Stumpy4516's picture

You do not have to "create" energy you just have to release what is already there.  A boulder sitting high up on a rock face has stored energy (call it potential energy for the lack of a better term) if you remove the friction holding it there it moves, thus convertng the stored energy into the force of the movement and the impact it delivers.


Barry Freed's picture

Its not just lubrication, they are injecting these fluids at extremely high pressure in concentrated areas.  The ground and these faults isn't some sort of unified system.  The damaging effects are on earthquake are much more severe from a shallow quake that occurs closer to the surface.  We know fracking is causing these quakes, but since we don't know exactly how there is no way to accurately predict what could happen.  Better not to find out by triggering a massive quake.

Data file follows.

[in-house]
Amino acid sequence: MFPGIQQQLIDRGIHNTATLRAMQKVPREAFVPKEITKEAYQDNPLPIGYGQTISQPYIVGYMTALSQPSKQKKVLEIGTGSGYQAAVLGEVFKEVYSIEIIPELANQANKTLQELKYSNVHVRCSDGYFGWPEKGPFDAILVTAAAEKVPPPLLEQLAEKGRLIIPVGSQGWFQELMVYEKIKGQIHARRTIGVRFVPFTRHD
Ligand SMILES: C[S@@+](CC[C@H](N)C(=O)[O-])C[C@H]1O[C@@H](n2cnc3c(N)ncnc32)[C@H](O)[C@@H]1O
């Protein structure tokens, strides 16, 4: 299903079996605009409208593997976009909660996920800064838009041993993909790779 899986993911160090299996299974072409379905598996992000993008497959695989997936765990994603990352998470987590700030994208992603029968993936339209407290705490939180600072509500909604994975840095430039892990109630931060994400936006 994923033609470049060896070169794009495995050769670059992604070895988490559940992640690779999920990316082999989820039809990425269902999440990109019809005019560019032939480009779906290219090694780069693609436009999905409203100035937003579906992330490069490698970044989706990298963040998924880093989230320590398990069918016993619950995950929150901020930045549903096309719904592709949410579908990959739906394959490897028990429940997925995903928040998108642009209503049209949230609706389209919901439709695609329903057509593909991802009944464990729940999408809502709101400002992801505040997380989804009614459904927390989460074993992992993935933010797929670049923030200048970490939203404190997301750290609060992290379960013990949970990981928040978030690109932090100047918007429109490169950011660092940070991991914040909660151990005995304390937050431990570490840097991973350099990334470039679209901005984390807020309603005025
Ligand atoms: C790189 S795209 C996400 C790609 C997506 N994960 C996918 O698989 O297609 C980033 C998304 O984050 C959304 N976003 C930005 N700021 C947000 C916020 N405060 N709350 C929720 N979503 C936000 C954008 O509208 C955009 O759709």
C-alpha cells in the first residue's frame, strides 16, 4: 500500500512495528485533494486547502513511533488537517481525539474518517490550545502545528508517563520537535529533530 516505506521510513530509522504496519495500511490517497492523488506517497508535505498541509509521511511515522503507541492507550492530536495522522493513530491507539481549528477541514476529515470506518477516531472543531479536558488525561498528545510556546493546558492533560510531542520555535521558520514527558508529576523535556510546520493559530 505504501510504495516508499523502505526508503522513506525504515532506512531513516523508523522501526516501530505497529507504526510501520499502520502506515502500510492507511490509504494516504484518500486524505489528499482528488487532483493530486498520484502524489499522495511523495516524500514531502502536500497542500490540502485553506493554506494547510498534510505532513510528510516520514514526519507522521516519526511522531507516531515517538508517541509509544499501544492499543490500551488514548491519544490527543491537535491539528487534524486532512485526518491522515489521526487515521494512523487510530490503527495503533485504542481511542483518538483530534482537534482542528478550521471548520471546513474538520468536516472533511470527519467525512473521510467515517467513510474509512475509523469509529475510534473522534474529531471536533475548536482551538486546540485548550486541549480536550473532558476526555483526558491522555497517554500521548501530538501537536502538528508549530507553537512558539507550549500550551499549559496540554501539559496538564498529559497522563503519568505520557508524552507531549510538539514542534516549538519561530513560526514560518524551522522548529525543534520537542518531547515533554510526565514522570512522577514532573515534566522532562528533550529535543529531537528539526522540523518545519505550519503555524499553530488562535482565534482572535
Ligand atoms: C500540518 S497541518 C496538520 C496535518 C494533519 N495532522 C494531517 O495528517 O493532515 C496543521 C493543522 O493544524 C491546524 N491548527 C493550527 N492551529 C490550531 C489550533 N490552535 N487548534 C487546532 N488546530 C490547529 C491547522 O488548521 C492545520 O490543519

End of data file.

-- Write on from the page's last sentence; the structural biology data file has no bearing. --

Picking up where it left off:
whisperin's picture

But what do the seismologists and geologists that work in the industry say. I mean it wouldn't be the first time that one group makes certain claims that are not or can not be substantiated. If Hamm has data that says otherwise let's see it. I would also like to see how both goups are connecting the dots and look at raw "unadjusted" data.

Oldwood's picture

Is it just me or does this article say that everyone denies Hamm requested anyone dismissed except for this one guy Grillo?

WillyGroper's picture

My cousin is a geophysicist.

Says injection wells are like lube.

Went to a GP event where CHK had a speaker that did nothing but deny, deny, deny.

Her nose punched a hole in the wall.

mvsjcl's picture

I remember Hamm's beer. Not the same guy, I presume?